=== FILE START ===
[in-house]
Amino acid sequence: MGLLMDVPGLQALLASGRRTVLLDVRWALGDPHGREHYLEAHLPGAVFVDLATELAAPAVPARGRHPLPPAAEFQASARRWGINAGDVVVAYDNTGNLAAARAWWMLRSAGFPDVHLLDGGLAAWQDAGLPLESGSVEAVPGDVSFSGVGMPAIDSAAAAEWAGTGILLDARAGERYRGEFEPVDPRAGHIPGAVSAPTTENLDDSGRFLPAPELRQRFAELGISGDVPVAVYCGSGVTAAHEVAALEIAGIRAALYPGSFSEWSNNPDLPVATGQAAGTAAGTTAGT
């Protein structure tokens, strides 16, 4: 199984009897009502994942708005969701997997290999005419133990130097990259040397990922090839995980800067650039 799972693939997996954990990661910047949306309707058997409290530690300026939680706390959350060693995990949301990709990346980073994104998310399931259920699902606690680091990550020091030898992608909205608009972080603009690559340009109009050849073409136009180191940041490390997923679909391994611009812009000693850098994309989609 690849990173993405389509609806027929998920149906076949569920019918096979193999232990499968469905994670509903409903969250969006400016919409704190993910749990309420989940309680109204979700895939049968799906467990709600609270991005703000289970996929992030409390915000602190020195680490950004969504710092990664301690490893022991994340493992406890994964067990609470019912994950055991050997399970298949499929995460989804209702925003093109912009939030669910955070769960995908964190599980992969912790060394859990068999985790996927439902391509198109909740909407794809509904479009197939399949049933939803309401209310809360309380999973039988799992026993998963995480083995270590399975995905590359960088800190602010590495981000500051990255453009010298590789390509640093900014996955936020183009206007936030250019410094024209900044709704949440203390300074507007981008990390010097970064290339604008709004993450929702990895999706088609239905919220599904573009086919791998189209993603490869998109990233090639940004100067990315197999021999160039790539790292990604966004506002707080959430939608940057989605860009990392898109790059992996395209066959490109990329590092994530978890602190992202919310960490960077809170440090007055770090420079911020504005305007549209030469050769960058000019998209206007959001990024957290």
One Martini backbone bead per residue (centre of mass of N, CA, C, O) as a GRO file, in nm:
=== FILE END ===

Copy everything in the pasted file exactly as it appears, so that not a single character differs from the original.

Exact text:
[in-house]
Amino acid sequence: MGLLMDVPGLQALLASGRRTVLLDVRWALGDPHGREHYLEAHLPGAVFVDLATELAAPAVPARGRHPLPPAAEFQASARRWGINAGDVVVAYDNTGNLAAARAWWMLRSAGFPDVHLLDGGLAAWQDAGLPLESGSVEAVPGDVSFSGVGMPAIDSAAAAEWAGTGILLDARAGERYRGEFEPVDPRAGHIPGAVSAPTTENLDDSGRFLPAPELRQRFAELGISGDVPVAVYCGSGVTAAHEVAALEIAGIRAALYPGSFSEWSNNPDLPVATGQAAGTAAGTTAGT
């Protein structure tokens, strides 16, 4: 199984009897009502994942708005969701997997290999005419133990130097990259040397990922090839995980800067650039 799972693939997996954990990661910047949306309707058997409290530690300026939680706390959350060693995990949301990709990346980073994104998310399931259920699902606690680091990550020091030898992608909205608009972080603009690559340009109009050849073409136009180191940041490390997923679909391994611009812009000693850098994309989609 690849990173993405389509609806027929998920149906076949569920019918096979193999232990499968469905994670509903409903969250969006400016919409704190993910749990309420989940309680109204979700895939049968799906467990709600609270991005703000289970996929992030409390915000602190020195680490950004969504710092990664301690490893022991994340493992406890994964067990609470019912994950055991050997399970298949499929995460989804209702925003093109912009939030669910955070769960995908964190599980992969912790060394859990068999985790996927439902391509198109909740909407794809509904479009197939399949049933939803309401209310809360309380999973039988799992026993998963995480083995270590399975995905590359960088800190602010590495981000500051990255453009010298590789390509640093900014996955936020183009206007936030250019410094024209900044709704949440203390300074507007981008990390010097970064290339604008709004993450929702990895999706088609239905919220599904573009086919791998189209993603490869998109990233090639940004100067990315197999021999160039790539790292990604966004506002707080959430939608940057989605860009990392898109790059992996395209066959490109990329590092994530978890602190992202919310960490960077809170440090007055770090420079911020504005305007549209030469050769960058000019998209206007959001990024957290």
One Martini backbone bead per residue (centre of mass of N, CA, C, O) as a GRO file, in nm: